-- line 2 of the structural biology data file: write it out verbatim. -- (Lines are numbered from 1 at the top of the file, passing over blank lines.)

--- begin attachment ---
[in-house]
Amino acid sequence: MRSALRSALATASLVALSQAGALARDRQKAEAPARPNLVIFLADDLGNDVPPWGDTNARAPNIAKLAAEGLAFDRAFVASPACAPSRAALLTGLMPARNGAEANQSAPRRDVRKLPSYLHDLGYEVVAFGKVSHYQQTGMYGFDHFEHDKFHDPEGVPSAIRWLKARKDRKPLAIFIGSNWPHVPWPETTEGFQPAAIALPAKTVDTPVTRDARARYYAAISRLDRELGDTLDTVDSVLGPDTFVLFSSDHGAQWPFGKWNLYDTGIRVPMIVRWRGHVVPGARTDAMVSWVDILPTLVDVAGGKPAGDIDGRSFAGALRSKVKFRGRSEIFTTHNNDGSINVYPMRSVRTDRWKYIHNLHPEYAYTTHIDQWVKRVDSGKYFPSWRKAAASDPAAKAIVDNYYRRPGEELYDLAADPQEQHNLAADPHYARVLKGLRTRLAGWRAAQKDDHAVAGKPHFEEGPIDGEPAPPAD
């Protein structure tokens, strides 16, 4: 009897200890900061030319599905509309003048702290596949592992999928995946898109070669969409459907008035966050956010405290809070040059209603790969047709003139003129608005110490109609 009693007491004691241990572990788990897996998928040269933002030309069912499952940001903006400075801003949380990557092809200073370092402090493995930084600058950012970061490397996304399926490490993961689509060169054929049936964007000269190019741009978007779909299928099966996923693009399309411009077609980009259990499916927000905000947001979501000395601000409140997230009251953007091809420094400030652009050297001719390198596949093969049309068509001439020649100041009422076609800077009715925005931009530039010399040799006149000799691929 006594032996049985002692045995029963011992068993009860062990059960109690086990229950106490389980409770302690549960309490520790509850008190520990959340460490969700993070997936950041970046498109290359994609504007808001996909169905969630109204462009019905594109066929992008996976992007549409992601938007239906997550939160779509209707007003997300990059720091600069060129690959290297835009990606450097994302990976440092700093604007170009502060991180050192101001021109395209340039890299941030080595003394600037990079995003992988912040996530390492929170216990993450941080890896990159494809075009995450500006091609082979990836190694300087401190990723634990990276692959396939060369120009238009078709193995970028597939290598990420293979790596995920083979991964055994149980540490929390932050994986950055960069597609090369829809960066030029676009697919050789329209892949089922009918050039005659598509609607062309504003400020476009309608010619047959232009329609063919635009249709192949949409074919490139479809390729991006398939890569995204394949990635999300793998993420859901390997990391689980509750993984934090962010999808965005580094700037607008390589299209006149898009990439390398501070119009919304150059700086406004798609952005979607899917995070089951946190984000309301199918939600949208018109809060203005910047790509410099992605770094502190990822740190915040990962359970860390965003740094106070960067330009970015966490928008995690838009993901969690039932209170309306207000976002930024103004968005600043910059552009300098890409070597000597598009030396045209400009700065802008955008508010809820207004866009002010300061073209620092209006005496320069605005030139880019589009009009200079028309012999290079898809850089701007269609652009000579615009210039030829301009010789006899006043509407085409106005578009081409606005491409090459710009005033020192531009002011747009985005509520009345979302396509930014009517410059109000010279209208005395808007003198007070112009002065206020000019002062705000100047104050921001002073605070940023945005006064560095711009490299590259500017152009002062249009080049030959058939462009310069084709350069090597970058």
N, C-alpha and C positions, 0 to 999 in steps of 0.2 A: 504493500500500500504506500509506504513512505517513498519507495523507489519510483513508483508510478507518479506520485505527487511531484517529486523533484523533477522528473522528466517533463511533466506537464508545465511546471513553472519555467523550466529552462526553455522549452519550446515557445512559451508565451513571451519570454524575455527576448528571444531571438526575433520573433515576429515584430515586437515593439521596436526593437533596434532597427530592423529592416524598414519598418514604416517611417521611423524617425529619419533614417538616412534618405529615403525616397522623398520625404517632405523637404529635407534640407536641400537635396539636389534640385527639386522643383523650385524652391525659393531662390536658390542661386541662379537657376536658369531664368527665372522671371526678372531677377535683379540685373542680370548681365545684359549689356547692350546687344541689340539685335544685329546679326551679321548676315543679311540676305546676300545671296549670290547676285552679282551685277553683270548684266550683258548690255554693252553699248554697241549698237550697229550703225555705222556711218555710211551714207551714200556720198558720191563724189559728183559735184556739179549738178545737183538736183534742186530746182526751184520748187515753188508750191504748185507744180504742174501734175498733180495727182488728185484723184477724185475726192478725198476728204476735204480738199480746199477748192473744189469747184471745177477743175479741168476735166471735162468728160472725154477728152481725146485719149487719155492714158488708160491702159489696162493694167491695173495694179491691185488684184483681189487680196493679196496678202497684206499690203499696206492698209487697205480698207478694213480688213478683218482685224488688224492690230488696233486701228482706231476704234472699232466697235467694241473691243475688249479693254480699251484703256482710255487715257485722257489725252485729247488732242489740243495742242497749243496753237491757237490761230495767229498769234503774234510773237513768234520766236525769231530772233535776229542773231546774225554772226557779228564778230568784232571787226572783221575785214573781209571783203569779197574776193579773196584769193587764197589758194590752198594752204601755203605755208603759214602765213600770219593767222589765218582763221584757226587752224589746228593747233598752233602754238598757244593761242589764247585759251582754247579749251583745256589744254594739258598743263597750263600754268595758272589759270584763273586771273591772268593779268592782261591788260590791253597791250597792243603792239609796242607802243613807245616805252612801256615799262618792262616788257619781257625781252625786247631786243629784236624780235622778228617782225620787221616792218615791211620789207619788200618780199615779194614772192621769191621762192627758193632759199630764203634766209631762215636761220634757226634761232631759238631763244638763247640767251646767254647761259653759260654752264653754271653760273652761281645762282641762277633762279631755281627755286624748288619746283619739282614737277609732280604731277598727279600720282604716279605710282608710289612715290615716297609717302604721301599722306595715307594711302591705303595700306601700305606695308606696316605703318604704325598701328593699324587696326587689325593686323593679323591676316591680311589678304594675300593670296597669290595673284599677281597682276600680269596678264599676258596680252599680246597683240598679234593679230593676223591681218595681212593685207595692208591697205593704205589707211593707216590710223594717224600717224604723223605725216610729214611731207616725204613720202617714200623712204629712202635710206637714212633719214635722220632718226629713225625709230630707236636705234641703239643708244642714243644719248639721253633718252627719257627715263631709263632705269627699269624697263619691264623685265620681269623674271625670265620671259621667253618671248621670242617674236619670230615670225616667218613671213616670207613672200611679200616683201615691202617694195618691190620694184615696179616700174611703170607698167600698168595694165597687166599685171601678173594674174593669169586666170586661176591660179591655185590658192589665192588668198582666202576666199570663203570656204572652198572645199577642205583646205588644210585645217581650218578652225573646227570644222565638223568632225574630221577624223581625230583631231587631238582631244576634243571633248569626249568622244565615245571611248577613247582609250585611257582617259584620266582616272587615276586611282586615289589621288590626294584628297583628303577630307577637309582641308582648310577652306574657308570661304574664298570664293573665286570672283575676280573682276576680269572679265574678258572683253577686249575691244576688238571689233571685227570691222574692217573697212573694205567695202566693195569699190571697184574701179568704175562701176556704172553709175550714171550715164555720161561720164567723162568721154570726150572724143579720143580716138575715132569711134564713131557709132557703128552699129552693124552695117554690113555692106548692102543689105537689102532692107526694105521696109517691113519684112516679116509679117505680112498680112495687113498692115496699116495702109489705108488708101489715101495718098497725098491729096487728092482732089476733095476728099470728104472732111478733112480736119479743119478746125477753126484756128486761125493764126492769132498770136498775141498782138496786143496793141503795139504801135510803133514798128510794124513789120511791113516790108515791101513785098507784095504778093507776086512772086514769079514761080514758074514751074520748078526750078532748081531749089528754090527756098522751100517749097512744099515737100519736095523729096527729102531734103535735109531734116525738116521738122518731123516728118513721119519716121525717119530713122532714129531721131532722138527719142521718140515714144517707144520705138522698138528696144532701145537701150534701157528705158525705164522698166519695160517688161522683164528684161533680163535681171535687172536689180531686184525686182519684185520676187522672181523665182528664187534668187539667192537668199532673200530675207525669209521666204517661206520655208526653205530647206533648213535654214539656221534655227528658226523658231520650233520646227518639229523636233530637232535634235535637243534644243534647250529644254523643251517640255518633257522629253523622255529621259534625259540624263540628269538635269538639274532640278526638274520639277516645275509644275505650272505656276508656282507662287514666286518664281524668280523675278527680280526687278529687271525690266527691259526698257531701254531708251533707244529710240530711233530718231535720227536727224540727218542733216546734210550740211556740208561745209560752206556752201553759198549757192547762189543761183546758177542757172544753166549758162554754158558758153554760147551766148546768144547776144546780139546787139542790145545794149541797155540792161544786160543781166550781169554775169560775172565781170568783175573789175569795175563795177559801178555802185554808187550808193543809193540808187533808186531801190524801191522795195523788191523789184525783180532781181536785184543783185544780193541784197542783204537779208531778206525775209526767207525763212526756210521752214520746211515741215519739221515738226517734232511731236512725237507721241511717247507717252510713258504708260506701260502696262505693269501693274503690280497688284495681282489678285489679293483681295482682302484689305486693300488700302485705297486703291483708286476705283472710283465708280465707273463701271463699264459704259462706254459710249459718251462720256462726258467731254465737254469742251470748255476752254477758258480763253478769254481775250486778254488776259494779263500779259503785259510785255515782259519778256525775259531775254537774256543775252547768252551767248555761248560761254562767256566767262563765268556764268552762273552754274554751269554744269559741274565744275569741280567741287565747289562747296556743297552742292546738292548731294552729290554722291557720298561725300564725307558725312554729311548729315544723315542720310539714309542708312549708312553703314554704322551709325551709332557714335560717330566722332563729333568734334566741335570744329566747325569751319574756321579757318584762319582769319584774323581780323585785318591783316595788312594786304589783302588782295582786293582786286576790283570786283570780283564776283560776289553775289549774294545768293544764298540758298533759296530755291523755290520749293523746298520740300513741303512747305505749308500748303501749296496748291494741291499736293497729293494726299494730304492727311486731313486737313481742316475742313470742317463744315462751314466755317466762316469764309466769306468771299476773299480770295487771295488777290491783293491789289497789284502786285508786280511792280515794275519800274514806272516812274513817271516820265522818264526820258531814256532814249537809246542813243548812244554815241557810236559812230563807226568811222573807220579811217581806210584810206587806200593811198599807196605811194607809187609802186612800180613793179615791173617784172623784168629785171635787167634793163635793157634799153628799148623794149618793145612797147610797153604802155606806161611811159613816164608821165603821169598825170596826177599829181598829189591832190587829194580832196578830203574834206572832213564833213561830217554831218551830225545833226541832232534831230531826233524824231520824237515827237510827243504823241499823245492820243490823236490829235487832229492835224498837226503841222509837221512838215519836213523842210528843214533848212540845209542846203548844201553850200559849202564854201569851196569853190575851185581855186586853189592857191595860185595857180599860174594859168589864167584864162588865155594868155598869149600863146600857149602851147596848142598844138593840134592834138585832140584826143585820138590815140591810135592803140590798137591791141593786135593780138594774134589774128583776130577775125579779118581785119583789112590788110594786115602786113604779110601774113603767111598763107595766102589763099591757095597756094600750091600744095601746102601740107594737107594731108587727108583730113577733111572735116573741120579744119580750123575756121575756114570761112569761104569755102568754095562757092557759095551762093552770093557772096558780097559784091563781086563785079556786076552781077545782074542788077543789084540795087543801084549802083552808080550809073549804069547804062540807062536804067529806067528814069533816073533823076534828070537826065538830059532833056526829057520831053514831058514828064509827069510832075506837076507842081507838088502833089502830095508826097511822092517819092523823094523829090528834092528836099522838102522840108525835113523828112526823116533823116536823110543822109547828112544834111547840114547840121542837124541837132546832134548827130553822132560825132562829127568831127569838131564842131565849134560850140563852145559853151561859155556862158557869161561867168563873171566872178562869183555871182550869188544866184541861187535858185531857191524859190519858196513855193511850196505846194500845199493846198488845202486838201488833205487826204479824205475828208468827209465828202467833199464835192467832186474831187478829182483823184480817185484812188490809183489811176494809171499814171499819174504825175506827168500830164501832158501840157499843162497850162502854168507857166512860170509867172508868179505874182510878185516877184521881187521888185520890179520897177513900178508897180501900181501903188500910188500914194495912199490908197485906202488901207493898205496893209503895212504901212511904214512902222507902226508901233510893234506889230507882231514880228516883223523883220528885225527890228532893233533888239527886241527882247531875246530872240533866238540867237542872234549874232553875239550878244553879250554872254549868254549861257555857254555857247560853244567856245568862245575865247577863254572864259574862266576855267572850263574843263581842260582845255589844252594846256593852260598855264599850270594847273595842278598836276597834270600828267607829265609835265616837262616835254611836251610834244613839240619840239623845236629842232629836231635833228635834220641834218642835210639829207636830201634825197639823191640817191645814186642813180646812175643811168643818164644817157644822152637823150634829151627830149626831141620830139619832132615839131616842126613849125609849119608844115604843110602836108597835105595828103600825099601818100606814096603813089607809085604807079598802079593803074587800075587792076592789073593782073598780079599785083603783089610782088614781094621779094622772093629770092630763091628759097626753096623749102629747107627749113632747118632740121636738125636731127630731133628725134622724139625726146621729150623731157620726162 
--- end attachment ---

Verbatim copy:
Amino acid sequence: MRSALRSALATASLVALSQAGALARDRQKAEAPARPNLVIFLADDLGNDVPPWGDTNARAPNIAKLAAEGLAFDRAFVASPACAPSRAALLTGLMPARNGAEANQSAPRRDVRKLPSYLHDLGYEVVAFGKVSHYQQTGMYGFDHFEHDKFHDPEGVPSAIRWLKARKDRKPLAIFIGSNWPHVPWPETTEGFQPAAIALPAKTVDTPVTRDARARYYAAISRLDRELGDTLDTVDSVLGPDTFVLFSSDHGAQWPFGKWNLYDTGIRVPMIVRWRGHVVPGARTDAMVSWVDILPTLVDVAGGKPAGDIDGRSFAGALRSKVKFRGRSEIFTTHNNDGSINVYPMRSVRTDRWKYIHNLHPEYAYTTHIDQWVKRVDSGKYFPSWRKAAASDPAAKAIVDNYYRRPGEELYDLAADPQEQHNLAADPHYARVLKGLRTRLAGWRAAQKDDHAVAGKPHFEEGPIDGEPAPPAD